In his column on Jay Severin in yesterday’s Globe, Scot Lehigh reported that Severin’s claim of having won a Pulitzer Prize was false – that, in fact, Severin had merely been writing for MSNBC.com back in 2000, when the site won an Online Journalism Award. Severin, in trying to explain his hyperbole, told Lehigh that the award was “the equivalent of the Pulitzer Prize for Web journalism.”
Which begs the question: Were Severin’s contributions specifically acknowledged in the award that MSNBC.com won? Unfortunately, the Online Journalism Awards have changed sponsors several times, and a Google search led me down a trail of broken links. However, I did find the judges’ comments for the 2000 award in a press release on LexisNexis. Here are those comments:
THE JUDGES: MSNBC.com creates a highly successful blend of online and interactive elements, making innovative use of most every interactive application, such as charts, maps, surveys, and streaming video. The site offers a commendable marriage of original journalism with video resources, and, more broadly, a successful integration of journalism from its partners and alliance members. In this case, bigger surely is better.
Given those criteria, Severin’s reported claim that “I received a Pulitzer Prize for my columns for excellence in online journalism” looks even more ridiculous.
By the way, Severin was not at his post yesterday on the airwaves of WTKK Radio (96.9 FM). His usual custom when attacked is to spend most of his show whipping “The Best and the Brightest” into a frenzy. It would be unfair of me to speculate why he took yesterday off (his absence could easily be explained by contract complications raised by his new syndication deal), but it certainly would have been interesting to hear his response to Lehigh’s column.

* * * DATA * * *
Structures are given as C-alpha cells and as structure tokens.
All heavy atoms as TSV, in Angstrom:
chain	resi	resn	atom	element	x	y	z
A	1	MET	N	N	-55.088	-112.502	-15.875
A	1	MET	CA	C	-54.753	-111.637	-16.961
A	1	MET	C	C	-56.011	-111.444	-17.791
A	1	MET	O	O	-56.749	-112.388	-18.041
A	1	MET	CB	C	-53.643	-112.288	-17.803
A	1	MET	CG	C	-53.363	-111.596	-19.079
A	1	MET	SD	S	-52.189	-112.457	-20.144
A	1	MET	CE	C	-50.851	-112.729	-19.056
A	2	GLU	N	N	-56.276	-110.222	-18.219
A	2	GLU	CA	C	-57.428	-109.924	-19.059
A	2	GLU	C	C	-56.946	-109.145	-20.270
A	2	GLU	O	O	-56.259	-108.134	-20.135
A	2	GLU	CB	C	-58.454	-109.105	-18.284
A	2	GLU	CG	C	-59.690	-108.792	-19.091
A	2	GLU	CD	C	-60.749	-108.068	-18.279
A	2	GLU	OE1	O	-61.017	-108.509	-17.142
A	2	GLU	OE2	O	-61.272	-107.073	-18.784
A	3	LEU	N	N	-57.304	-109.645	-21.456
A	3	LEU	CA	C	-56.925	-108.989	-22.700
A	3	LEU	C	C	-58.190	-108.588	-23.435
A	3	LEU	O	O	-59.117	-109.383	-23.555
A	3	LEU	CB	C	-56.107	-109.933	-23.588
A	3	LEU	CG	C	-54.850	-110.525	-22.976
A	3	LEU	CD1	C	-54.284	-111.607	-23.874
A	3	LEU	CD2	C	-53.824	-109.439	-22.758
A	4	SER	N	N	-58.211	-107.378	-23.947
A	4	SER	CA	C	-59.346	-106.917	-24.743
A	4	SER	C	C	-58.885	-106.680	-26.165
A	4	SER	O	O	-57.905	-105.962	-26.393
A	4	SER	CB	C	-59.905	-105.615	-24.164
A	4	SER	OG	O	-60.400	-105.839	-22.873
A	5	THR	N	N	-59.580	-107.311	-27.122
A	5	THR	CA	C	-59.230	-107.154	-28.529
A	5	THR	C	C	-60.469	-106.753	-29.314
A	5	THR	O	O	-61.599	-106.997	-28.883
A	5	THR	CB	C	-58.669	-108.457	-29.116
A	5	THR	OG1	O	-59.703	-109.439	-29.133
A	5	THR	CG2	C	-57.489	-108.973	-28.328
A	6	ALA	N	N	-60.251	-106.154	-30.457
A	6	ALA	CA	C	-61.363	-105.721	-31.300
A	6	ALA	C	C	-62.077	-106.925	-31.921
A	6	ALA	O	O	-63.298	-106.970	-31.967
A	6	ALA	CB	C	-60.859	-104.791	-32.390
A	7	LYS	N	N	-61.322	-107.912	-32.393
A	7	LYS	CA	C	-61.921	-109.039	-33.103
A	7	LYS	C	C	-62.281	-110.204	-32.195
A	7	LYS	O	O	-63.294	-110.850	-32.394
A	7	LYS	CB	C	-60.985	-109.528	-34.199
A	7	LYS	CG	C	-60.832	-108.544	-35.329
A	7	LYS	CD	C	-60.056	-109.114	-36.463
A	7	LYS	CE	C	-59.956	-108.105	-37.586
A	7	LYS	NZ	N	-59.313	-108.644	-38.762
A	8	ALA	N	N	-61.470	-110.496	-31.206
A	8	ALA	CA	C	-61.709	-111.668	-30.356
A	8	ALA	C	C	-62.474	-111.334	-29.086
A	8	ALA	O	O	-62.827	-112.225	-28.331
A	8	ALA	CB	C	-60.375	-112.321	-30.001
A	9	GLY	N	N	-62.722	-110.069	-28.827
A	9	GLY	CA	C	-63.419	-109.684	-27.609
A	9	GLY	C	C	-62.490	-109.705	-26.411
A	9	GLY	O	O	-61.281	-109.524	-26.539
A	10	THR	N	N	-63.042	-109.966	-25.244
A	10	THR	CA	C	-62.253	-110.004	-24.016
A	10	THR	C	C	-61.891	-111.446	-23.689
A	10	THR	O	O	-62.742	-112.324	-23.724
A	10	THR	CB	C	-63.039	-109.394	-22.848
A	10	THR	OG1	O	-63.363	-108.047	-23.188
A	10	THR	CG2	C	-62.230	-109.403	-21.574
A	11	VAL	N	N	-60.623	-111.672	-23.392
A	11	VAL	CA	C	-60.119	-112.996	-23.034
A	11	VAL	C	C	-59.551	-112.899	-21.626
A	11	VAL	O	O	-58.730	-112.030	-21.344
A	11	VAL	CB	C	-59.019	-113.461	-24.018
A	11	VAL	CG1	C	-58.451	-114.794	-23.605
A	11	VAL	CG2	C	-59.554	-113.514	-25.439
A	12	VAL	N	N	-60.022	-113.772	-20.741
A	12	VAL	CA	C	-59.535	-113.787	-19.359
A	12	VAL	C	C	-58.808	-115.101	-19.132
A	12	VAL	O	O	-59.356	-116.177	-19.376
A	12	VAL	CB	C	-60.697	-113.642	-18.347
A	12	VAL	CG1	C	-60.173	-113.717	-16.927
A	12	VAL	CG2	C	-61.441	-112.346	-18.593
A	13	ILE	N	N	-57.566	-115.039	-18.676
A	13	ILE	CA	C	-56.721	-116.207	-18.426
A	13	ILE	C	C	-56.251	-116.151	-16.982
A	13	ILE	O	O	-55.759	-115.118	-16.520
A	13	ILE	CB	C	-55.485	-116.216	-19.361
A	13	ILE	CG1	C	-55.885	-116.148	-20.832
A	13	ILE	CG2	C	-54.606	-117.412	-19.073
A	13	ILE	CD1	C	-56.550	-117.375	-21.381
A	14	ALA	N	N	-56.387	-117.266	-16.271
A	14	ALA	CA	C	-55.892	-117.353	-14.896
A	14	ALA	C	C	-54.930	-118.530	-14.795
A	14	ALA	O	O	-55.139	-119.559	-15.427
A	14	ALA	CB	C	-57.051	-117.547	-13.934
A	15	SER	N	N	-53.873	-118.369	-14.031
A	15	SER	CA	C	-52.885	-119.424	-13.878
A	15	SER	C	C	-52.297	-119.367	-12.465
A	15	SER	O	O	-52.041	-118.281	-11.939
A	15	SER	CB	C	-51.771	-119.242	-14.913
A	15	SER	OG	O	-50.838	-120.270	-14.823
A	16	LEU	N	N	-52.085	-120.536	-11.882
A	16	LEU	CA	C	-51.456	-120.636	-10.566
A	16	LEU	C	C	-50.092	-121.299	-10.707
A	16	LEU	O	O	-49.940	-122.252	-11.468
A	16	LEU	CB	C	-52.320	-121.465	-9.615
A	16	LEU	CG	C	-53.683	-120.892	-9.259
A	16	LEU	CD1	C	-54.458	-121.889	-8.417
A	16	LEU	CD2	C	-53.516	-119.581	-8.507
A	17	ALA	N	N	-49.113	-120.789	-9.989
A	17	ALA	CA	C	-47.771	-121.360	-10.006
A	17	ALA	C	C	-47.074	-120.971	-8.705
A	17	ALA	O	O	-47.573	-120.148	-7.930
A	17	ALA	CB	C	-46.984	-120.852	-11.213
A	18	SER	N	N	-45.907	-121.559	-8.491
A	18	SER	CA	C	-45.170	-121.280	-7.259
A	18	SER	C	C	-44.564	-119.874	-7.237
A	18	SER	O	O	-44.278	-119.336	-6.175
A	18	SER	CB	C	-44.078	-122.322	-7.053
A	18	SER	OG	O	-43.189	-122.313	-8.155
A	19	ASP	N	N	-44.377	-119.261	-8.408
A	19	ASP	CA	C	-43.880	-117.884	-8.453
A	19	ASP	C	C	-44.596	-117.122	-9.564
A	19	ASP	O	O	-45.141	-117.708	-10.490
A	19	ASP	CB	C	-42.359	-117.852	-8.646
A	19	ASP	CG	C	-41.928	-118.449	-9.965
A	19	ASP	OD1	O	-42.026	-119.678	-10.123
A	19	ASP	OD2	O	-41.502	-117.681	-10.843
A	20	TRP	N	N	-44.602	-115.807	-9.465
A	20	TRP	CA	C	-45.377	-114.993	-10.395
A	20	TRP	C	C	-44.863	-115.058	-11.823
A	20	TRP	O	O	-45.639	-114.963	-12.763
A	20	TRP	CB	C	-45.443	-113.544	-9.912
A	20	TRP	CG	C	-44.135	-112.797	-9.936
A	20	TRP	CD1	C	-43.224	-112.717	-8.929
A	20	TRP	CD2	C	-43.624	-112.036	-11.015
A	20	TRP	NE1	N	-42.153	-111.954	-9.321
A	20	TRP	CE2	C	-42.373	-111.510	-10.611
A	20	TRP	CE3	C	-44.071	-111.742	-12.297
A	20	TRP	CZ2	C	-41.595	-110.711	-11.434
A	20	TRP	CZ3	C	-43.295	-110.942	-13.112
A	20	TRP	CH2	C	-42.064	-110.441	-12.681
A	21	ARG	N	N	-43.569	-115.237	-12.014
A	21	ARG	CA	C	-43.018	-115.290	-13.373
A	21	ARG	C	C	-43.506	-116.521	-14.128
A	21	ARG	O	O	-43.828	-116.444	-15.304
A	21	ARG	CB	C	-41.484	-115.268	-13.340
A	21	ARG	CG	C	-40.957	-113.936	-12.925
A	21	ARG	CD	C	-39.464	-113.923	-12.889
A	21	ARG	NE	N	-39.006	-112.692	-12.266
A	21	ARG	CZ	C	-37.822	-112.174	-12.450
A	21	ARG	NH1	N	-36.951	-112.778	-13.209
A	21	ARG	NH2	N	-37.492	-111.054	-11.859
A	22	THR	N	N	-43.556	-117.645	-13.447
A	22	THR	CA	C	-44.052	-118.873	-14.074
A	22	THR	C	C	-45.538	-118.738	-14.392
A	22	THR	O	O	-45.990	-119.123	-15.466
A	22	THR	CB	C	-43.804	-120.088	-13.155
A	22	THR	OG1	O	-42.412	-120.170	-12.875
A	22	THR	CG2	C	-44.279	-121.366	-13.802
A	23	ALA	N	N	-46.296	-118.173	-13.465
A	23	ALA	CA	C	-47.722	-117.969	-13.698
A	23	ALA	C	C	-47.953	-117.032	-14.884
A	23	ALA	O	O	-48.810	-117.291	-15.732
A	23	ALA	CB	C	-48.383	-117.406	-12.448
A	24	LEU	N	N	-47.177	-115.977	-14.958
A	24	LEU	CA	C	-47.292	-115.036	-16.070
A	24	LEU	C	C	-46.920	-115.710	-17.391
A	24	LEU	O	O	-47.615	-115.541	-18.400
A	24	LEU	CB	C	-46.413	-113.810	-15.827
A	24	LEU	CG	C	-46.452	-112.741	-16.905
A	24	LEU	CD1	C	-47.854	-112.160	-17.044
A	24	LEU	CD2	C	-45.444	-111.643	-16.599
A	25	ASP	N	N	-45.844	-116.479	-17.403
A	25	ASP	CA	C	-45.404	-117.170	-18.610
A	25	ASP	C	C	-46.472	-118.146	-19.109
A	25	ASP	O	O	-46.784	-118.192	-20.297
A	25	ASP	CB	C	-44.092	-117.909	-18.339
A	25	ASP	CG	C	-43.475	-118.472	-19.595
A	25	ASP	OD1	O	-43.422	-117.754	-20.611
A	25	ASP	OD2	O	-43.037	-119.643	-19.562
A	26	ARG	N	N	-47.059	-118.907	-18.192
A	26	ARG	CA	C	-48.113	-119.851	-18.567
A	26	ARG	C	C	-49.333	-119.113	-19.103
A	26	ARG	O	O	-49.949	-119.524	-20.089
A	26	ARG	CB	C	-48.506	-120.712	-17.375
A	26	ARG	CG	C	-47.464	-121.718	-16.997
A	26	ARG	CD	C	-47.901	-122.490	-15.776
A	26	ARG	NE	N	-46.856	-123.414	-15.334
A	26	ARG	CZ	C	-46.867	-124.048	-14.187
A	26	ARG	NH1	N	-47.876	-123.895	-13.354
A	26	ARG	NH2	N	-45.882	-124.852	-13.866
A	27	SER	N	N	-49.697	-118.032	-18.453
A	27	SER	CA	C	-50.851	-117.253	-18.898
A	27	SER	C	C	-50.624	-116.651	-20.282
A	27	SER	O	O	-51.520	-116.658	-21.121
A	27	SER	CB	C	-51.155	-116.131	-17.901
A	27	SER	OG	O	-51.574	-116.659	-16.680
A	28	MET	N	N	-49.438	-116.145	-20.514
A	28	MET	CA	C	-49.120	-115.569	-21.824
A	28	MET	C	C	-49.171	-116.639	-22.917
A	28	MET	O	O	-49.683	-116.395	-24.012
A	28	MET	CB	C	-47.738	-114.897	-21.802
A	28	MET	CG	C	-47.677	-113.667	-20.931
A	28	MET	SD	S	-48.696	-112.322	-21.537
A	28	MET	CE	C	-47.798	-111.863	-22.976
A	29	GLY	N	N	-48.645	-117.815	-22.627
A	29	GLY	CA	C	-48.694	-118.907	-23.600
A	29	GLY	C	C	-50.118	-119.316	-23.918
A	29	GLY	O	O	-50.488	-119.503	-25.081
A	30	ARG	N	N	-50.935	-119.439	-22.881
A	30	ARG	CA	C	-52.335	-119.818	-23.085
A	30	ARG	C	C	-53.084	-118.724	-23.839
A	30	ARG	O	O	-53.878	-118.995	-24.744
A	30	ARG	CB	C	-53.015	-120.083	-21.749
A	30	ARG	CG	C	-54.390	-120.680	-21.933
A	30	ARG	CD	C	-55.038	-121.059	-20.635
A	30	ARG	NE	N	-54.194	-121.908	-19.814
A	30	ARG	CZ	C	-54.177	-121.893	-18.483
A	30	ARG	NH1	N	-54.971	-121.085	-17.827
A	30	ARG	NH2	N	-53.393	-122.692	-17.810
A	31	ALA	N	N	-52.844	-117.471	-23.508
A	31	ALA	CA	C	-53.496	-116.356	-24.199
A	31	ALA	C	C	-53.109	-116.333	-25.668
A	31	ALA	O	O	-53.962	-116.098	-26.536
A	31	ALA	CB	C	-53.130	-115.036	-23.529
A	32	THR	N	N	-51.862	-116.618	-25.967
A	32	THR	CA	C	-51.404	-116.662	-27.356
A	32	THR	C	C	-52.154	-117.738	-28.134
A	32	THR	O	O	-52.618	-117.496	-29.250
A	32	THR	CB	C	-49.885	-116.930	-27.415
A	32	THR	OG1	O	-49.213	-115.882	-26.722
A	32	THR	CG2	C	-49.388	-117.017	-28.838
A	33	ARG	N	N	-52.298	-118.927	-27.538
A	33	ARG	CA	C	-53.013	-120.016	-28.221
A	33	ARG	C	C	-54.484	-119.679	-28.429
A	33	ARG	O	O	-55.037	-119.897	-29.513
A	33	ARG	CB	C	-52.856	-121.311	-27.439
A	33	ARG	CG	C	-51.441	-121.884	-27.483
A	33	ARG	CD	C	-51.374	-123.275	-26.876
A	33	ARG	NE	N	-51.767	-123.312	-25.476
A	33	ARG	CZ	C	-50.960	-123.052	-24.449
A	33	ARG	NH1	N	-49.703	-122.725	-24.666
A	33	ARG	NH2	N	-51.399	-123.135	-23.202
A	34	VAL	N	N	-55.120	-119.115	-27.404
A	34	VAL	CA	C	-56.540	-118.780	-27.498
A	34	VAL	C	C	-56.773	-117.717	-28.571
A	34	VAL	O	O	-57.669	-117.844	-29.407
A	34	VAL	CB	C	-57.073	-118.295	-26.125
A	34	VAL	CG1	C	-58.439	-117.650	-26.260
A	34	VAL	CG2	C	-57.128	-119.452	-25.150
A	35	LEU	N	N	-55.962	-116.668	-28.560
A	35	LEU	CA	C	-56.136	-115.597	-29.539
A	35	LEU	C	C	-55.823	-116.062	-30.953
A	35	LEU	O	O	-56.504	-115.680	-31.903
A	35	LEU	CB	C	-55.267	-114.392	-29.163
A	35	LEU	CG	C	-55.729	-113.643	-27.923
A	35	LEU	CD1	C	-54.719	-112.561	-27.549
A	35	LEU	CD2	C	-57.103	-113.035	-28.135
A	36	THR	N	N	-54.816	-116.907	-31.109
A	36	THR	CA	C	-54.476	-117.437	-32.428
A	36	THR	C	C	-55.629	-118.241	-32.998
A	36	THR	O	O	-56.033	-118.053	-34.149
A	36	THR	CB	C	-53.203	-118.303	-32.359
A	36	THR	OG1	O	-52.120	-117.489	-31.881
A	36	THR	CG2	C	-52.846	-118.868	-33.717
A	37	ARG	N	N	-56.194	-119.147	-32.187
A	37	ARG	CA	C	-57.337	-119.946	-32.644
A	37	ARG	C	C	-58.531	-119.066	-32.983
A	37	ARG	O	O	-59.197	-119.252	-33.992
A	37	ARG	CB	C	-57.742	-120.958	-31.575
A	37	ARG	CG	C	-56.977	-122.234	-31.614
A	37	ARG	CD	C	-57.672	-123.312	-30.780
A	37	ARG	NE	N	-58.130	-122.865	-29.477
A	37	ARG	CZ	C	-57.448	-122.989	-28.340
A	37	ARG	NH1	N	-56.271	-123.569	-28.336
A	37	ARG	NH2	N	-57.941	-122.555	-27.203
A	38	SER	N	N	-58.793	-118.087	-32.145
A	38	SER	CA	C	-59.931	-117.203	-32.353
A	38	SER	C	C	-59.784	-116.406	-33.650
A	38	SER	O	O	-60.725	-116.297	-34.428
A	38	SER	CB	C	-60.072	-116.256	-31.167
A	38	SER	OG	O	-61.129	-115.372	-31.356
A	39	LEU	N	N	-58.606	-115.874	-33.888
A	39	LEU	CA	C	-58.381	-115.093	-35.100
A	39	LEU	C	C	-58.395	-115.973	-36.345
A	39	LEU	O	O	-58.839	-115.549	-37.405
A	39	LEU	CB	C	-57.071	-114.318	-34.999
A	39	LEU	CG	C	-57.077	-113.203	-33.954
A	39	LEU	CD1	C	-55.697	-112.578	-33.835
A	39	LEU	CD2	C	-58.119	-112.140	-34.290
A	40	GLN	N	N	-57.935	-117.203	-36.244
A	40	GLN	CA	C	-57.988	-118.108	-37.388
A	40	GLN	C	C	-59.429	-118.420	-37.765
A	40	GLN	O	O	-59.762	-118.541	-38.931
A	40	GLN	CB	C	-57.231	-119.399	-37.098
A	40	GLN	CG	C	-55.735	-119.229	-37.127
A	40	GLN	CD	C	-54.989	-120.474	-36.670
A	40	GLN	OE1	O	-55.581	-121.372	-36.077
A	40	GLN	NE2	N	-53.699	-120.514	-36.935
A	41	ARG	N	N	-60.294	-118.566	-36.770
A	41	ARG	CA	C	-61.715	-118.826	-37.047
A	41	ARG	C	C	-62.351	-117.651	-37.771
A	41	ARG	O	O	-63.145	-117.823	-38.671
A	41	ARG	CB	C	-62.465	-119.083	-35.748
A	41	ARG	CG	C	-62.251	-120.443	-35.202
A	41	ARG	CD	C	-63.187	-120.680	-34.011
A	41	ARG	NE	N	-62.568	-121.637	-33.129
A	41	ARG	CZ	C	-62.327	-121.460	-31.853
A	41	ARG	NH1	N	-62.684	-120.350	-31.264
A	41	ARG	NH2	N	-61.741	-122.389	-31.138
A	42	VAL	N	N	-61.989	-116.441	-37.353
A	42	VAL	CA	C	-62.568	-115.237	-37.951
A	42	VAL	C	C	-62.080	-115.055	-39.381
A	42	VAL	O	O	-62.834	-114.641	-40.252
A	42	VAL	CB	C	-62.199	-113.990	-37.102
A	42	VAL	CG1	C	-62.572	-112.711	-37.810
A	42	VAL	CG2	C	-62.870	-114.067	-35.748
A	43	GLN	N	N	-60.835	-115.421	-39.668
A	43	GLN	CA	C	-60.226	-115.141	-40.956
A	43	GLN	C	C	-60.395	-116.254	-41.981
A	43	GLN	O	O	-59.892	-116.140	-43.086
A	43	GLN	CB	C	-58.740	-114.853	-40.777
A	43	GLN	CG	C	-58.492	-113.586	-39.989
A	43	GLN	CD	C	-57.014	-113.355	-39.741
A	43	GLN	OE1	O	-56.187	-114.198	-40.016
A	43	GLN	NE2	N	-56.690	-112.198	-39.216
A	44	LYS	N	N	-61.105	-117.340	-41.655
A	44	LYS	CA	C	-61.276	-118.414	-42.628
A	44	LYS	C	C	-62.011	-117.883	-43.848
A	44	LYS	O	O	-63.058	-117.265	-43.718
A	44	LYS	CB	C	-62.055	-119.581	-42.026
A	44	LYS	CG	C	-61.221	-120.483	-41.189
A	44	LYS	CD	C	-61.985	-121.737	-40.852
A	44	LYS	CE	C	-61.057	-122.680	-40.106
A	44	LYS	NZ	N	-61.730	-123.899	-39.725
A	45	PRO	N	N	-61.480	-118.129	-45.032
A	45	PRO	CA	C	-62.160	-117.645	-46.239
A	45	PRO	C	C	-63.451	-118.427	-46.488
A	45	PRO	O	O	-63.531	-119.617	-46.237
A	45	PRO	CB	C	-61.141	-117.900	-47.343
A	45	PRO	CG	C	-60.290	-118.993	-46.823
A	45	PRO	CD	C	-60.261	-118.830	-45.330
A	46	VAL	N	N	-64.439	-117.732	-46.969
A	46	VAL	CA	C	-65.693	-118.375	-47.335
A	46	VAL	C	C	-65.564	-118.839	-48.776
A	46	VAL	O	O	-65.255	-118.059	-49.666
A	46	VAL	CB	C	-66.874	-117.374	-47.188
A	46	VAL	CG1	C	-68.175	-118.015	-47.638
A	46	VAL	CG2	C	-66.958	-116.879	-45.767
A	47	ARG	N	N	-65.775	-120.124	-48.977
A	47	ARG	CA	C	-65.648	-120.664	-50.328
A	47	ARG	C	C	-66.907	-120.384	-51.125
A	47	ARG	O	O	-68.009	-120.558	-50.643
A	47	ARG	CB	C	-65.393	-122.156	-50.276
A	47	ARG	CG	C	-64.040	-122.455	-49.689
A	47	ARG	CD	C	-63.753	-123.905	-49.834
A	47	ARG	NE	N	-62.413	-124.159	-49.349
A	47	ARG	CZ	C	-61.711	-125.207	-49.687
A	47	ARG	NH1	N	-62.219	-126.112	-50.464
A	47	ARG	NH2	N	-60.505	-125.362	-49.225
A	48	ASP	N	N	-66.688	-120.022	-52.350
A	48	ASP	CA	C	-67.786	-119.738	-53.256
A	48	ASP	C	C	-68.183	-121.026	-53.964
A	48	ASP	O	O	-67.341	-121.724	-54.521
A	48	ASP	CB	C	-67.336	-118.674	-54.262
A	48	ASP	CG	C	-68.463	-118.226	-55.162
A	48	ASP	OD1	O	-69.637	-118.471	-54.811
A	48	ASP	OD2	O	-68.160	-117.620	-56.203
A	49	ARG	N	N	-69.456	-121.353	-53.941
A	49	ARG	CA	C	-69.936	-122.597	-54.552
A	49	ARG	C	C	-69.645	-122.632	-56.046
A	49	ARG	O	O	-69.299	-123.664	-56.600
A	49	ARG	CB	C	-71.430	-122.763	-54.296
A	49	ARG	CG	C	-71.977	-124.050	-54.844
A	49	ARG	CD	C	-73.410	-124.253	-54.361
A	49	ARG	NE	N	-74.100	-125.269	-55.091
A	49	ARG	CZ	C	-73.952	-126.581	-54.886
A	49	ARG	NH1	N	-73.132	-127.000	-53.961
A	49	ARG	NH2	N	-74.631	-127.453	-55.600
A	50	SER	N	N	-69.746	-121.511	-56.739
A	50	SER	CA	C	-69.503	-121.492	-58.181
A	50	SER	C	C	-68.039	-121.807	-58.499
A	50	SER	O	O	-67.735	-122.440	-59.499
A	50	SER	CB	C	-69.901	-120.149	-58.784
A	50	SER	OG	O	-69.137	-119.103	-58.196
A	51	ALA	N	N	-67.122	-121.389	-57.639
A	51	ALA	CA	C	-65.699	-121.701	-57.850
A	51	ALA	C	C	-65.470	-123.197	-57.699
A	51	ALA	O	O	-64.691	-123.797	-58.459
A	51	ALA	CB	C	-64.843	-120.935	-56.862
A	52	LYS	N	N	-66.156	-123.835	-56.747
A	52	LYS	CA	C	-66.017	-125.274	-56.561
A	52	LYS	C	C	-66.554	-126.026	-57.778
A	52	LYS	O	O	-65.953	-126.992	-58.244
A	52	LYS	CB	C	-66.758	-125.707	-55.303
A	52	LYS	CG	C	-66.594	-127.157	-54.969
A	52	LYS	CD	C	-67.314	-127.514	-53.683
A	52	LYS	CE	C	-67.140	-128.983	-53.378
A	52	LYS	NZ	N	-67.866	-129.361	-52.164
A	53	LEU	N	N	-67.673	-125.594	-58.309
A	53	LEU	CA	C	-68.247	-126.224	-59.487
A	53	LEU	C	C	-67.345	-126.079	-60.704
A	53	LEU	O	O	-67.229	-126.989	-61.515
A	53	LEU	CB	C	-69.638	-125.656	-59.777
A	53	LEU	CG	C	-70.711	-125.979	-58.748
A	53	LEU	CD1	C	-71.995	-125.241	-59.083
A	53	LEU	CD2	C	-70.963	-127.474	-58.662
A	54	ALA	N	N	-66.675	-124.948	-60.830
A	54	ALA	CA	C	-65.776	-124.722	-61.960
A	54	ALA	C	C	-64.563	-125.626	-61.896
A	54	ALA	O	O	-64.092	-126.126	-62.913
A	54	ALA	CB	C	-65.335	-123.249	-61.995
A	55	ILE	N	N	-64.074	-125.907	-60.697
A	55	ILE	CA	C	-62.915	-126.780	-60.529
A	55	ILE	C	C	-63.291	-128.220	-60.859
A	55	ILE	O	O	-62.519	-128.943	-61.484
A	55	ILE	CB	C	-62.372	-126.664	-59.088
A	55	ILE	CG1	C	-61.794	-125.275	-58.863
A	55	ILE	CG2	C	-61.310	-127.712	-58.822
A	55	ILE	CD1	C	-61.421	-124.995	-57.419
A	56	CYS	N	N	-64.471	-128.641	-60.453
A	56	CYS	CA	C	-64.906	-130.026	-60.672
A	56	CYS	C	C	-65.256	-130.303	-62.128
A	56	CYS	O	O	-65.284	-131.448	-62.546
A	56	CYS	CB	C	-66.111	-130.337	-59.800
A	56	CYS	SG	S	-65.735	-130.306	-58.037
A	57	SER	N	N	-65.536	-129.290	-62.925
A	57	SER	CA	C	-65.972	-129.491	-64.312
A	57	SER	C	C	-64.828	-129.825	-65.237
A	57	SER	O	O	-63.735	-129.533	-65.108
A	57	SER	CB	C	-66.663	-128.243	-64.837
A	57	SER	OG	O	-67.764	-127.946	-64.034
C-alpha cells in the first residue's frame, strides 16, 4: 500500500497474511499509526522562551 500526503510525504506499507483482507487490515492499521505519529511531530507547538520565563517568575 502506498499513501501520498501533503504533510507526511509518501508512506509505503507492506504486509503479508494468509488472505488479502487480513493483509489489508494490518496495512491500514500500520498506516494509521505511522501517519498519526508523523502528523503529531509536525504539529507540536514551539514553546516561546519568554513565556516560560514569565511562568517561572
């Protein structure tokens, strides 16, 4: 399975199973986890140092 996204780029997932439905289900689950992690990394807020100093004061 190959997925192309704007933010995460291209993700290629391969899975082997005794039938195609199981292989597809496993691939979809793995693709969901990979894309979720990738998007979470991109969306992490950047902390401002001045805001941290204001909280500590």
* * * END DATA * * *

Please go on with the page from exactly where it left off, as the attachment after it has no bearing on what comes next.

5 thoughts on “More on Severin’s Pulitzer claim”
More than a year ago, I heard Severin make the same claim on his show. I called WTKK and spoke with his producer, and left a message, asking Severin what year he won a Pulitzer, because the Pulitzer list of winners (and nominated finalists) did not include his name. He did not return the phone call.
“…if Severin’s such a right-wing ogre whose views should be ignored, then why do Globe columnists like Lehigh and Joan Vennochi give him so much free publicity?”http://drtucker.blogs.friendster.com/my_blog/2005/09/radio_promotion.html
I hate the kind of radio reporting that doesn’t give us all the facts straight. From reading this piece, a reader would think that this is Severin’s first syndicated deal; it’s not. He was syndicated for years when he first started working for WOR back in the 1990s, when he was “The Rock and Roll Republican.” As well, WOR is one or NYC’s biggest talk radio stations. Yet, the Globe doesn’t even mention this: Severin began broadcasting in New York during the mid-’90s before, in 1999, getting hired by radio station WTKK.To gloss over his radio background and history to talk about his appearances on Imus misses a huge part of the story. In addition, it should be noted that Severin frst came to prominence after running Pat Buchanan’s “Culture War” 1992 presidential primary campaign. A syndicated talk show – back when the Carrs of the world were humping it for a few hours once a week on Jerry Williams’ show – was his big reward.
Get used to the kind of reporting you are experiencing, Tony. All factions are so polarized that what one considers “the courage of his convictions”, another considers to be an evil agenda. Pretty much nobody has enough confidence in their ideas to let them stand on their own. David Brudnoy seems like 20 years ago….
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